Mixed Response as Victoria Moves on Renewable Energy Targets
5 September 2017 at 4:04 pm
The Victorian government has become the first Australian state to introduce legislation in a bid to have its renewable energy targets enshrined in law, but the move has received a mixed response.
The state government said it was “harnessing the power of renewable energy to drive down prices, attract billions of dollars of investment and create thousands of local jobs.”
Premier Daniel Andrews said the Victorian Renewable Energy Targets (VRET) legislation was the largest renewable energy auction in Australia.
The legislation, introduced into parliament last week, set new renewable energy targets for Victoria of 25 per cent by 2020 and 40 per cent by 2025.
“It’s the first time such ambitious renewable energy targets have been enshrined in state legislation anywhere in Australia,” Andrews said.
“Importantly, the VRET will cut the average cost of power for Victorians by around $30 a year for households, $2,500 a year for medium businesses and $140,000 a year for large companies, while driving a 16 per cent reduction in Victoria’s electricity sector greenhouse gas emissions by 2034-35.”
The government said the competitive VRET auction for up to 650 megawatts (MW) of renewable energy capacity would provide enough electricity to power 389,000 households – or enough energy to power Geelong, Ballarat, Bendigo and the Latrobe Valley combined.
However Grattan Institute energy program director Tony Wood said Australia desperately needed a nationally consistent energy and climate change policy, with bipartisan support.
He said that while the Victorian move had some “superficial advantages”, it was “bad policy” on a number of levels.
“It directly contradicts the Finkel Review recommendation for a nationally consistent energy policy – a recommendation endorsed by all federal, state and territory energy ministers. A far better response would be for Victoria to work harder with Queensland, South Australia and the Australian Capital Territory on designing a national CET,” Wood said.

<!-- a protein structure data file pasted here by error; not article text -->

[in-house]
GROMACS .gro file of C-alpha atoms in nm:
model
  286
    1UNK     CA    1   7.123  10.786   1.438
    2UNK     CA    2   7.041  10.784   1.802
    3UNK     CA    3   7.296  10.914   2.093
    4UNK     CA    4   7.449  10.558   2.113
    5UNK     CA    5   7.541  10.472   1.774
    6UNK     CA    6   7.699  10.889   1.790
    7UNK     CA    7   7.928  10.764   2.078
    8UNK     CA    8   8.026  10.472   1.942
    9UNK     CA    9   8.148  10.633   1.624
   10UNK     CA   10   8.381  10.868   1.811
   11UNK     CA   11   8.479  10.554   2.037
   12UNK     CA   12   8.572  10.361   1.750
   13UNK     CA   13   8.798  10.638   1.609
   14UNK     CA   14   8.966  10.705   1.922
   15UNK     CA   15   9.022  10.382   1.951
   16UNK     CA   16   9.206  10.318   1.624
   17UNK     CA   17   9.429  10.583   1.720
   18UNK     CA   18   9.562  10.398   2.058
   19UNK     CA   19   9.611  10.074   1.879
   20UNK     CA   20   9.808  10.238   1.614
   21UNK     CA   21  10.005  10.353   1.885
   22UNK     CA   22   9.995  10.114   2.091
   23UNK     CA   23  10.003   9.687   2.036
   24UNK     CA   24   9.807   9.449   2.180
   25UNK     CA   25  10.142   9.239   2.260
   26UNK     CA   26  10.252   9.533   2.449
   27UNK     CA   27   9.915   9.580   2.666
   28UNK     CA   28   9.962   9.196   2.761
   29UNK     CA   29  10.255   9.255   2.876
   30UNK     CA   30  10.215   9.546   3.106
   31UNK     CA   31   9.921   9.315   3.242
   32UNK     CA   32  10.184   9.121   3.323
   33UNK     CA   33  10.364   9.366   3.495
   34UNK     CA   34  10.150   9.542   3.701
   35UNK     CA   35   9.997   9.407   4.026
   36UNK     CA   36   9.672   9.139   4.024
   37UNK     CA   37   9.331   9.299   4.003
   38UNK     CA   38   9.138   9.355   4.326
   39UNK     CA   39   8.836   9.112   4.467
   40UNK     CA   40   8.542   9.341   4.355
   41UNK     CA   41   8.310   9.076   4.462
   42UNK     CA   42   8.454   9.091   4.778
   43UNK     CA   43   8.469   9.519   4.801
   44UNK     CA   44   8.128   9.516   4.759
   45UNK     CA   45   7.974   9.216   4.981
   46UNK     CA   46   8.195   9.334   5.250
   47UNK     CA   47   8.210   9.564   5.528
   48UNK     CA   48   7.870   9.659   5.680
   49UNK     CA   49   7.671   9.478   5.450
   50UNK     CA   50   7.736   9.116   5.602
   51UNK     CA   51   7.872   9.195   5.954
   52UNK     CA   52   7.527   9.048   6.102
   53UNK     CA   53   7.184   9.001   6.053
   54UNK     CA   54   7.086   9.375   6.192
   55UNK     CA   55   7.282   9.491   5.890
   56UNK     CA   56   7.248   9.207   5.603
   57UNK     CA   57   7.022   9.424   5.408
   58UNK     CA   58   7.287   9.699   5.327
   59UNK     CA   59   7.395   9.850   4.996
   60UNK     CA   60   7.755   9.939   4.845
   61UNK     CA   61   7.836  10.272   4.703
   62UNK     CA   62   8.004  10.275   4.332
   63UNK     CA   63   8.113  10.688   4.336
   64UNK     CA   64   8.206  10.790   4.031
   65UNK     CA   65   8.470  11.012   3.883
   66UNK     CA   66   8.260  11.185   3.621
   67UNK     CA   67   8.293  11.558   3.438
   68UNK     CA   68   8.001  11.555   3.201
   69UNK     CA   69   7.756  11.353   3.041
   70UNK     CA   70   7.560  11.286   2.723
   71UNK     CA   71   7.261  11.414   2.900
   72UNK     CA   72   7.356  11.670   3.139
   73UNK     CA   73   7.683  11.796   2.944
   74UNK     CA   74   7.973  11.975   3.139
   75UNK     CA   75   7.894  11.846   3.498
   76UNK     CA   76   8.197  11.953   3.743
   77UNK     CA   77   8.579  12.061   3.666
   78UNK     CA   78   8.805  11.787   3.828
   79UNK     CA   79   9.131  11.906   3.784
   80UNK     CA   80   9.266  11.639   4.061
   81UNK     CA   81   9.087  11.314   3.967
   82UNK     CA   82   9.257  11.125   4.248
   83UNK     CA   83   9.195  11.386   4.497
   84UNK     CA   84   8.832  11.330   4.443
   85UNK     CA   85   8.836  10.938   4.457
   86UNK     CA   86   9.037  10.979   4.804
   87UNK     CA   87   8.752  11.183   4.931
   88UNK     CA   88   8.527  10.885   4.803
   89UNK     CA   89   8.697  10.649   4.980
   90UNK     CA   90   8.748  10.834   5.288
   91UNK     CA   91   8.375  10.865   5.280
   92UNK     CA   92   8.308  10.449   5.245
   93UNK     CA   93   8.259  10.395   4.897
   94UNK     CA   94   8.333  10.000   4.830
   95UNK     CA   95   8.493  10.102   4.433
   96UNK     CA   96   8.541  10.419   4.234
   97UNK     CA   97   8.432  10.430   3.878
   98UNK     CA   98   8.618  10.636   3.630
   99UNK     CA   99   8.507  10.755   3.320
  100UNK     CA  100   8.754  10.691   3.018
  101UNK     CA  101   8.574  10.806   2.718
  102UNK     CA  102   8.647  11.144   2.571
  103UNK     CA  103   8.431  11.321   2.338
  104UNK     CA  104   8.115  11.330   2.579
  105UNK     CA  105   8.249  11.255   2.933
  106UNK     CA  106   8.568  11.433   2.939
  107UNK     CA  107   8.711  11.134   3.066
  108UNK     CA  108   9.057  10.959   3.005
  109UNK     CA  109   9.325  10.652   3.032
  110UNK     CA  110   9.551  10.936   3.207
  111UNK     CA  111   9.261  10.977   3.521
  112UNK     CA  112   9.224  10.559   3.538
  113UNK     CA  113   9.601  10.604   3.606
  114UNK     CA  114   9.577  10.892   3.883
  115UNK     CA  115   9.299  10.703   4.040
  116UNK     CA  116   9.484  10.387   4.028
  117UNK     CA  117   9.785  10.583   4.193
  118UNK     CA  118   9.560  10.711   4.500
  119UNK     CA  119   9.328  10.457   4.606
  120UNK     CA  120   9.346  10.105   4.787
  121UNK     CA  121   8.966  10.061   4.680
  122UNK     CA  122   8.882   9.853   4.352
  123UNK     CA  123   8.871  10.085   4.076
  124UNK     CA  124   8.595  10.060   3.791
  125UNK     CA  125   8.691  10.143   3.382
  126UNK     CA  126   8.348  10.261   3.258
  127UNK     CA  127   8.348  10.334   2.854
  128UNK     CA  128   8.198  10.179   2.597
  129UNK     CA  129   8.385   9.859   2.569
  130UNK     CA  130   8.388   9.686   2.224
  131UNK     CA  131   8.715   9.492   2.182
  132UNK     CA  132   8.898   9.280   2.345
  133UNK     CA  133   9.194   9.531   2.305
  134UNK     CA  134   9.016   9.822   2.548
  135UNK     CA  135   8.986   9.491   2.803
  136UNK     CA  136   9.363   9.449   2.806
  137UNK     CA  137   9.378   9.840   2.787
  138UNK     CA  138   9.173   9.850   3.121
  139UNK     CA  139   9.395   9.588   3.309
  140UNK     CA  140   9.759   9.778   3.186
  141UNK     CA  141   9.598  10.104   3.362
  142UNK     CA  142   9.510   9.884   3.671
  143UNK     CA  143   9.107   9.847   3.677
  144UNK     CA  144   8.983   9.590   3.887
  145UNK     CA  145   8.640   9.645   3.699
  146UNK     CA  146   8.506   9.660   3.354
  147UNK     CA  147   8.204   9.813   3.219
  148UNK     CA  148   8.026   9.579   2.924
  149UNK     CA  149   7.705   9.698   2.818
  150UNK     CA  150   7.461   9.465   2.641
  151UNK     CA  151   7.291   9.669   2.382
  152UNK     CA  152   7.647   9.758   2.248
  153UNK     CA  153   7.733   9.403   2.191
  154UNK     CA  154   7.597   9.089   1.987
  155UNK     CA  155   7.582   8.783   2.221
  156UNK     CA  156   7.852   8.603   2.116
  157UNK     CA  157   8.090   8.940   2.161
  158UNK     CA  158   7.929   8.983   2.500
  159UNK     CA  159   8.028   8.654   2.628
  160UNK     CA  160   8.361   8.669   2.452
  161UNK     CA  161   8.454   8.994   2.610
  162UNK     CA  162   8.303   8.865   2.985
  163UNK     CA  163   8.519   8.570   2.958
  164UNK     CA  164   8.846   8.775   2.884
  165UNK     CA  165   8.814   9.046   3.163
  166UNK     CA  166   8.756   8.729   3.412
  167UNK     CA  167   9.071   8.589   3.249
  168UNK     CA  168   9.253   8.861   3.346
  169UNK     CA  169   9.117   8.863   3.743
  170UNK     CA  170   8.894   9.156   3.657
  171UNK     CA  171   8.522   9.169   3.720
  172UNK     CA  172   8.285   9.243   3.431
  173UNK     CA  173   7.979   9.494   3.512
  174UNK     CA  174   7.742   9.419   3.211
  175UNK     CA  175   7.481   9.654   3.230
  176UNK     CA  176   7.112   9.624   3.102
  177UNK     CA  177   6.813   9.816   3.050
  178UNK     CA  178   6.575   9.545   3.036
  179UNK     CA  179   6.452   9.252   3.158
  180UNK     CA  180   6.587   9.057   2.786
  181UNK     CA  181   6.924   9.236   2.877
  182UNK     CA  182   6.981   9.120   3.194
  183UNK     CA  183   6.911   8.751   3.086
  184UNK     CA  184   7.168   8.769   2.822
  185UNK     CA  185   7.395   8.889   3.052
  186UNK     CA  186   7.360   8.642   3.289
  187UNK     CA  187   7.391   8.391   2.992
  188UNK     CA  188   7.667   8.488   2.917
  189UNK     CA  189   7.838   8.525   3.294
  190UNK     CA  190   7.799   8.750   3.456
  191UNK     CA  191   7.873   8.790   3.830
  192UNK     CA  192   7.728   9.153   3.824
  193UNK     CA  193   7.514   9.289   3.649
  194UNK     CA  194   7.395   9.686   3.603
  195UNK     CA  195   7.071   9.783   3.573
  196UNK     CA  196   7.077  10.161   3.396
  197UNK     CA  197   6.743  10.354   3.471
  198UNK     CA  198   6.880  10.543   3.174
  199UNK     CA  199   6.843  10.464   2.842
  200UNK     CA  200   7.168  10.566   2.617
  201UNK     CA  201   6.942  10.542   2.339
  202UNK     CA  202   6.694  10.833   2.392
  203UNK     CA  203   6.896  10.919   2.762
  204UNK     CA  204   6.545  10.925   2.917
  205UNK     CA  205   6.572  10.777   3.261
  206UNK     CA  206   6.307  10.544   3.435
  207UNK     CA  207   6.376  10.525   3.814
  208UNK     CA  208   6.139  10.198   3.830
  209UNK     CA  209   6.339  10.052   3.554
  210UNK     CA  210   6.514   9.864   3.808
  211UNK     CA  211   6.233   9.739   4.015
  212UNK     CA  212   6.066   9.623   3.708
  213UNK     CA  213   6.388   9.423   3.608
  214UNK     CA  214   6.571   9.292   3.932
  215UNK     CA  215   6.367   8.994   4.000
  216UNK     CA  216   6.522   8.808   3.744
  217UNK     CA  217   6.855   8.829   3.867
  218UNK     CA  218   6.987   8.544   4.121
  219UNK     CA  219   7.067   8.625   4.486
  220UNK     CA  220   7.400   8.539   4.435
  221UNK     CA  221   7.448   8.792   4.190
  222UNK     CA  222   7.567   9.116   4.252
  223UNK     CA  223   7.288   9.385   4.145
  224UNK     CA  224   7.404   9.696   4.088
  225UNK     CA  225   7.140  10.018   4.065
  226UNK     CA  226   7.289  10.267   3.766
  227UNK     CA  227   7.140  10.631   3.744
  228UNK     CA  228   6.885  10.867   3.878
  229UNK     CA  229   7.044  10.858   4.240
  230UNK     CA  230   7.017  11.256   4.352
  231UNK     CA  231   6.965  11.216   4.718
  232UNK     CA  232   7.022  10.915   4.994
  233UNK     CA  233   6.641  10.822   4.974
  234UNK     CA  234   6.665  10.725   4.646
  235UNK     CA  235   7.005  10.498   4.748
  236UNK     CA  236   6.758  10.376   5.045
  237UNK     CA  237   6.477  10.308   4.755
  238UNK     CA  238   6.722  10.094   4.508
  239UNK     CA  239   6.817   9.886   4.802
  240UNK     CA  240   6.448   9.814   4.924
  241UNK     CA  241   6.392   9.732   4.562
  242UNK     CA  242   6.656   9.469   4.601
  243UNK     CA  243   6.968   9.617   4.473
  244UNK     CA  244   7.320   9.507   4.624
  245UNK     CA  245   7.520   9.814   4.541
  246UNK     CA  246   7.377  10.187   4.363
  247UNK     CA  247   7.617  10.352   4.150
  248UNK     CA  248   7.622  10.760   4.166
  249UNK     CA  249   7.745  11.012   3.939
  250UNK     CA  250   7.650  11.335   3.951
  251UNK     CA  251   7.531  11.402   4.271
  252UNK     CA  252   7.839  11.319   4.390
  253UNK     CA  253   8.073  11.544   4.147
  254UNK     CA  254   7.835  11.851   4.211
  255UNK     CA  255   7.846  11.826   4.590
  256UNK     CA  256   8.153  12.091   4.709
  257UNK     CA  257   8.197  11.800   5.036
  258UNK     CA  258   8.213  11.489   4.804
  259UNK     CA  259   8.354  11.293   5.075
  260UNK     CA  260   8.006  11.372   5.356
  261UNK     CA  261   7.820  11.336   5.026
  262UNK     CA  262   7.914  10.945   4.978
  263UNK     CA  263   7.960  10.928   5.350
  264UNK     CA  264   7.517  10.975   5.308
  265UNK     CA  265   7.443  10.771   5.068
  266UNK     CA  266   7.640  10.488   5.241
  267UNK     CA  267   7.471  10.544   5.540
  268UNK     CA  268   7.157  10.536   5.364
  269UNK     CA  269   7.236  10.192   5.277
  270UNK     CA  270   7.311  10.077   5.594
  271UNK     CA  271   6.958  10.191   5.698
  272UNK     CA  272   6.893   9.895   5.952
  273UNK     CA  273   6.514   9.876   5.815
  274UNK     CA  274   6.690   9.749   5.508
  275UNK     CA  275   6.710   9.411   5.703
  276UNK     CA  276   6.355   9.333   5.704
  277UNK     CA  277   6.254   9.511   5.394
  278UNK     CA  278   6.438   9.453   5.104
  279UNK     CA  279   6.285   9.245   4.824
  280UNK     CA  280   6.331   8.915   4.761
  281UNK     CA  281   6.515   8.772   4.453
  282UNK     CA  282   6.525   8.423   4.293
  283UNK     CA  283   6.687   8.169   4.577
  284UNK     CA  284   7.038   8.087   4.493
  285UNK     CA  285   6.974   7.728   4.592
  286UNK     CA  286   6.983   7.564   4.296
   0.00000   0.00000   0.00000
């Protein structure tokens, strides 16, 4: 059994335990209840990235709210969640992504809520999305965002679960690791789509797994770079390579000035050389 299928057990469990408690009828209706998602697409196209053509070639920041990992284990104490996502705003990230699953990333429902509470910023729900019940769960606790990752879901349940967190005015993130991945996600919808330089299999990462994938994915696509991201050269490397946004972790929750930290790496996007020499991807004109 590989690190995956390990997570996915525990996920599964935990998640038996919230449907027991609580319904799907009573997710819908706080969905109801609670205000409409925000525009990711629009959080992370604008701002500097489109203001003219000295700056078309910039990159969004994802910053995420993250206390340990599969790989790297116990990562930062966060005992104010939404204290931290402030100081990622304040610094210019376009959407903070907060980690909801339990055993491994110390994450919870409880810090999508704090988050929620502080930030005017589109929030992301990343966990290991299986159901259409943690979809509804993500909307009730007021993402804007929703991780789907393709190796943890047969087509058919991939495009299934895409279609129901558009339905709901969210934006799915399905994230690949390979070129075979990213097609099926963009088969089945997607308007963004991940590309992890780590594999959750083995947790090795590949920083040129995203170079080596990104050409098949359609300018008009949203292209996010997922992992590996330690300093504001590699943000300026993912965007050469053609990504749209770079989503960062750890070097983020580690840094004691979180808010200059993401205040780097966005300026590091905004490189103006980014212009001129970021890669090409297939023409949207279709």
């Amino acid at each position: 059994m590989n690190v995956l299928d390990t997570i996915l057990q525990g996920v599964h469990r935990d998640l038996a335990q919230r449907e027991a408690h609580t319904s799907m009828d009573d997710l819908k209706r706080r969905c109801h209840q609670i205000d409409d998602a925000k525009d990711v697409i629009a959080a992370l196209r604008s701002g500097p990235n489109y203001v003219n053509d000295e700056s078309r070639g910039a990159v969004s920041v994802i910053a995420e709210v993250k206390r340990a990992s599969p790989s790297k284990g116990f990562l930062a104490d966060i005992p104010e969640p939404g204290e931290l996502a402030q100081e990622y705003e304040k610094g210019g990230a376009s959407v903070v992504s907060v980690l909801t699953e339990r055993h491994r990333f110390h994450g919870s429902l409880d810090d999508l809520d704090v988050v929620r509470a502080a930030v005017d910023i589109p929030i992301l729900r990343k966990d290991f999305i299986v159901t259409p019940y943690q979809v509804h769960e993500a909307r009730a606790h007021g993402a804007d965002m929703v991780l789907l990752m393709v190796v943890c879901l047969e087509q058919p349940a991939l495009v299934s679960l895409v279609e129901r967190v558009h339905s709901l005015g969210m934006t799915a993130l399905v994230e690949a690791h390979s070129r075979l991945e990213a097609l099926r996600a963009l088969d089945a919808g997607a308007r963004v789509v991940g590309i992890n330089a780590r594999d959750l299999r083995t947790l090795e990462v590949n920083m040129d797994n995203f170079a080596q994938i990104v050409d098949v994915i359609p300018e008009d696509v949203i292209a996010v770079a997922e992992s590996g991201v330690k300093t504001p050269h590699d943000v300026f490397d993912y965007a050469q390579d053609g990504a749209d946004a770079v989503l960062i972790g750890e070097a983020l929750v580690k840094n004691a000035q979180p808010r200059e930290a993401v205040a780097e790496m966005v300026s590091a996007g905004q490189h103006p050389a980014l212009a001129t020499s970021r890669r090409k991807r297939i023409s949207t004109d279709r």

“The Victorian government claims its scheme will cut costs for customers, yet the calculations do not include the payments the government will make to generators, or the additional costs of transmission to connect the proposed projects to the grid, or the costs associated with balancing the intermittency of wind and solar generation, as proposed by the Finkel Review.”
Victorian Council of Social Service chief executive Emma King said the legislative move was “bold, ambitious and important policymaking”.
However, VCOSS also voiced concerns about the impacts such a scheme might have on vulnerable or low-income households.
“As Victoria’s peak social welfare and advocacy body, these are real concerns,” King said
“The government has assured VCOSS that vulnerable households will not pay any extra on their energy bills to achieve these targets. Indeed, the Victorian government has already agreed to absorb all of the immediate costs associated with the current legislation.”
However, King said these “valid concerns” shouldn’t be used by opponents of clean energy to keep Victoria “locked in the past”.
Clean Energy Council chief executive Kane Thornton said the commitments made by the state government would “turbocharge” the renewable energy industry in Victoria.
“The renewable energy auction is a major step forward for communities, businesses and the state’s renewable energy industry,” Thornton said.
“This will turbocharge significant private investment in low cost renewable energy to fill the gap and bring power prices down.
“Victoria is realising an immense opportunity to grow its economy and preserve its future energy security through the establishment of a strong and long-term VRET scheme, which will ensure the roll-out of renewable energy projects well beyond 2020.”
Thornton said the auction round was the largest renewable reverse energy auction program to date in Australia, building on the success of the ACT government’s program.
“This is a significant addition to the Victorian government’s clean energy commitments to date, which include solar trams, solar schools, an energy storage initiative and a renewable energy certificate purchasing initiative,” he said.
Victoria’s opposition leader Matthew Guy said the Coalition would oppose the plan.